“Spiritually, if we want to change our reservation in eternity, we have to modify our behavior to get in line with God’s plan,” said the Rev. Teresa L. Fry Brown at the 9:15 a.m. Thursday morning worship service in the Amphitheater. Her sermon title was “Time to Move,” and the Scripture reading was Deuteronomy 1:6-8.
The world has been moving, active and changing since creation but “too many of us sit down and rest on our laurels, thinking that we have already done what God planned for us to do,” she said.
One way to move is to be physically active. U.S. Department of Agriculture statistics show that the country spent $1.46 trillion on food, beverages and eating in restaurants, hundreds of millions on gyms, classes, Fitbits and 5Ks, and millions on weight loss programs and no-exercise-needed programs.
“Who took away recess and decided that gym teachers were no longer necessary?” Fry Brown asked.
Another way we move is to change residences. She quoted the lyrics of “Movin’ On Up,” theme song to the TV show “The Jeffersons.”
“Well we’re movin’ on up/ To the east side/ To a deluxe apartment in the sky/ Movin’ on up/ To the east side/ We finally got a piece of the pie.”
In Deuteronomy, Moses was in the last weeks of his life. He had led the people from making bricks without straw to survival of the plagues, out of slavery and into the wilderness, to a mountaintop vision while the people threw a party for a golden calf. Self-destruction was the order of the day, and a whole generation was punished.
“They got caught up in ‘I can’t,’ ‘They won’t let me,’ and they failed to teach their children the cost of liberation,” Fry Brown said.
Instead of moving into the land that God had promised their ancestors, “they camped on the border of blessing, the lip of liminality. They were living in the past, existing in the wasteland and second-guessing God. They were stuck on what used to be and not to what God wanted now.”
She continued to say they could “almost taste freedom, touch liberation, smell self-determination — but they hesitated.” They allowed doubt to seep in and lived in desperation, disbelief and with deflated dreams. They were mumbling about going along to get along, and they were petrified by politics.
But Moses reminded the Israelites of God’s plan and they had to “move when God says move.” The crux, she said, is in Verse 6: you have stayed around this mountain long enough — it is time to make your dreams a reality.
“If you don’t want to work up a sweat for God, you end up stuck, stifled, stagnated and idle,” she said. “I have preached that God promised us a future of hope. Get up and move; salvation is dynamic.”
Some people stay in one place so long, they don’t know how to move, she said, but “God has already given you the land, God has already given you the present; open it up.” Some people get used to waiting to be rescued, dreaming the dreams of the past and not their own dreams.
“God says now is the time to stop talking, it is time to act,” Fry Brown said. “God commands us to start moving, so pack light so you can travel. Turn off the internal GPS because God has already given you directions to the homeland of your soul. With no vision, dreams, hope and passion, our spiritual muscles will atrophy, our communities will decay and we will die.”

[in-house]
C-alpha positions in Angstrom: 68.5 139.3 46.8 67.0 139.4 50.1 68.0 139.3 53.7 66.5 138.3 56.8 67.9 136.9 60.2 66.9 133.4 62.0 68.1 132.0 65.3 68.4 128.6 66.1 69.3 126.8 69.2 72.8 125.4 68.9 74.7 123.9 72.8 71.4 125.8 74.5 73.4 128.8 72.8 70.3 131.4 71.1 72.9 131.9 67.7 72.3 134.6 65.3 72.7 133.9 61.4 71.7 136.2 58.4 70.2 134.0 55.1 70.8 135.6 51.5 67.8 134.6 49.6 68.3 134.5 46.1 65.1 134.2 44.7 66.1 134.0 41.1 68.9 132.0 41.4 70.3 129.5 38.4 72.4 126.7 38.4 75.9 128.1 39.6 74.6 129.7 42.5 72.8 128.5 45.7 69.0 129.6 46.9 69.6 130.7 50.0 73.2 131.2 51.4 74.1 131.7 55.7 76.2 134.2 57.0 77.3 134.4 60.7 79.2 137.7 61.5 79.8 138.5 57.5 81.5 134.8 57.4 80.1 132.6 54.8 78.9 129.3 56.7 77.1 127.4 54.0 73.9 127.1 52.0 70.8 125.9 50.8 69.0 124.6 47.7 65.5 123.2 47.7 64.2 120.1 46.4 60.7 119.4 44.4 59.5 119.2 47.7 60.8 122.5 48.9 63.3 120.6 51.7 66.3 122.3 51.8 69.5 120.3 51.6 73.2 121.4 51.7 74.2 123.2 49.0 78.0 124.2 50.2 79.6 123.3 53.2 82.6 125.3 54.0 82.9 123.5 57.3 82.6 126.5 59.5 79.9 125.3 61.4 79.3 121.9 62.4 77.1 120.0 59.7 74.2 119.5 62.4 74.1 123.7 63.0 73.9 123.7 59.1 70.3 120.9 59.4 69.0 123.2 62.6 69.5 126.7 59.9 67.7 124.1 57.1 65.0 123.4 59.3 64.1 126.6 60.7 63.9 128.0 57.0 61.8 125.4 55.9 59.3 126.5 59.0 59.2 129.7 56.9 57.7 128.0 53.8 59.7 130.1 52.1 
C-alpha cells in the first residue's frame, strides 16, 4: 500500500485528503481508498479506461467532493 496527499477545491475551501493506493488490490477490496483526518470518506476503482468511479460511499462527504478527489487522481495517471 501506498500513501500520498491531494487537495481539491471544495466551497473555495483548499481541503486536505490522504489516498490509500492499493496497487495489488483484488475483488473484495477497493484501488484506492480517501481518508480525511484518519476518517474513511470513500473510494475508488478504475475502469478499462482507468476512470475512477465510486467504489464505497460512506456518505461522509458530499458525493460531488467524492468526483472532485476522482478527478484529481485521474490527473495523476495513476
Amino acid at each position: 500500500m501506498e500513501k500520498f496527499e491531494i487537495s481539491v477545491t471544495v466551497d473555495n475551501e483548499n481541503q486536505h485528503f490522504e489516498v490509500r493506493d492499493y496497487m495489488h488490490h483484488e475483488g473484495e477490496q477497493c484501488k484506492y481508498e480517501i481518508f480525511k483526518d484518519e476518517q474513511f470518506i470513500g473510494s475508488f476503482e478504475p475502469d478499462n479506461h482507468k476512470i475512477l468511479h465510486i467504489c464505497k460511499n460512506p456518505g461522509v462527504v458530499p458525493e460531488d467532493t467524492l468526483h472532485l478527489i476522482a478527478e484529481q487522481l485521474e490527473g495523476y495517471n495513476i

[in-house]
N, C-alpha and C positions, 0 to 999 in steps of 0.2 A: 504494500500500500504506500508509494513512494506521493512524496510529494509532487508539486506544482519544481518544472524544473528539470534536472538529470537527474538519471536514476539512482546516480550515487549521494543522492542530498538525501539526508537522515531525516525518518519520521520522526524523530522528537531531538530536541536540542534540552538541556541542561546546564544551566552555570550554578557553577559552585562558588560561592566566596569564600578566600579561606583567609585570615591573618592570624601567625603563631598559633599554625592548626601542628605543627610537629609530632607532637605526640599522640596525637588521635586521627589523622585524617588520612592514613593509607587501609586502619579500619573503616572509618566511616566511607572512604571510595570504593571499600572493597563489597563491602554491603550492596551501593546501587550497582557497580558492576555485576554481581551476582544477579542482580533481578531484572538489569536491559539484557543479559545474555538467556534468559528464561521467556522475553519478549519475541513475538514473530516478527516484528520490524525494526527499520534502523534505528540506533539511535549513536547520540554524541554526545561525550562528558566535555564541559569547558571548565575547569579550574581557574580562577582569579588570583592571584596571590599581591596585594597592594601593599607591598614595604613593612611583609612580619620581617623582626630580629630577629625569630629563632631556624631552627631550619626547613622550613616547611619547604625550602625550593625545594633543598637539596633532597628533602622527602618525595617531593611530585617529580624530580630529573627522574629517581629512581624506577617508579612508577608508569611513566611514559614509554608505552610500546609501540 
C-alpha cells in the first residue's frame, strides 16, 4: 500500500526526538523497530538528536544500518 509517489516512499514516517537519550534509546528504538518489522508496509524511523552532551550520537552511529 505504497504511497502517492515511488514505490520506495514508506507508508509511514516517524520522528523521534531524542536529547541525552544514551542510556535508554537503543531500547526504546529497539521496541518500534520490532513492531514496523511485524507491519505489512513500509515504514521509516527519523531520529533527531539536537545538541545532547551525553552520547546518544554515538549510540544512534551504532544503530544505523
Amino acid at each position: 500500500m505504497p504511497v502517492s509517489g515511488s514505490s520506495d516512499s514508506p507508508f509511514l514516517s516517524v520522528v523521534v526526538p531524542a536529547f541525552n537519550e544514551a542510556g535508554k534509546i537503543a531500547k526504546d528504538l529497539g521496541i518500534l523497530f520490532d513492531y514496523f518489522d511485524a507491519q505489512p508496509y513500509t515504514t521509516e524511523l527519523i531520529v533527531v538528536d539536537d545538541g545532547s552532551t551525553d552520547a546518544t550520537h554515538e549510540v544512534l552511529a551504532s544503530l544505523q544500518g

It is 2017 and “I know you are tired; you did the work but you are not dead yet,” Fry Brown said.
“Moses was 120 when he gave this speech,” she said. “If you are 120, my hat is off to you. You can rest, but the rest of us have no excuse. We have been ignoring the signs too long, foreclosing on our own future for too long, been in an individual and collective wilderness too long; we have talked but done nothing for too long.”
When you are ready to move, God will stand with you.
“You have everything you need to work for change and even if no one else shows up, you can make the change,” she said. “We serve a powerful God and if we trust God he will turn xenophobia into zeal, withdrawal into watchfulness, violence into vision, resistance into redemption.”
Fry Brown continued going up the alphabet showing that God could turn problems into solutions.
“He can turn elitism into equality, chaos into calm and apathy into action,” she said.
The congregation applauded.
“We have to resolve together that it is time to be God’s righteously indignant people,” she said. “God is always with us. He has already given you the land; it is time for you to move.”
Deacon Ed McCarthy presided. Vicki Carter read the Scripture. She is in her third year as director of the Chautauqua Scholarship Program sponsored by the International Order of The King’s Daughters and Sons. At the beginning of her career, she was one of the first women to conduct on Broadway. Recently, Vicki was honored by induction to the University of Southern Mississippi Alumni Hall of Fame and was one of the Charter Nominees for the Mississippi Musicians Hall of Fame. The Motet Choir, under the direction of Jared Jacobsen, organist and coordinator of worship and sacred music, sang “Be still, my soul,” by Percy W. Whitlock. Barbara Hois, flute, Rebecca Scarnati, oboe, Debbie Grohman, clarinet and Willie LaFavor, piano, played “Larry Kramer’s Play” by Sean Michael Salamon and “Trio with piano” by L. Mayeur for the prelude. The Jackson-Carnahan Memorial Chaplaincy and the Harold F. Reed Sr. Chaplaincy provide support for this week’s services.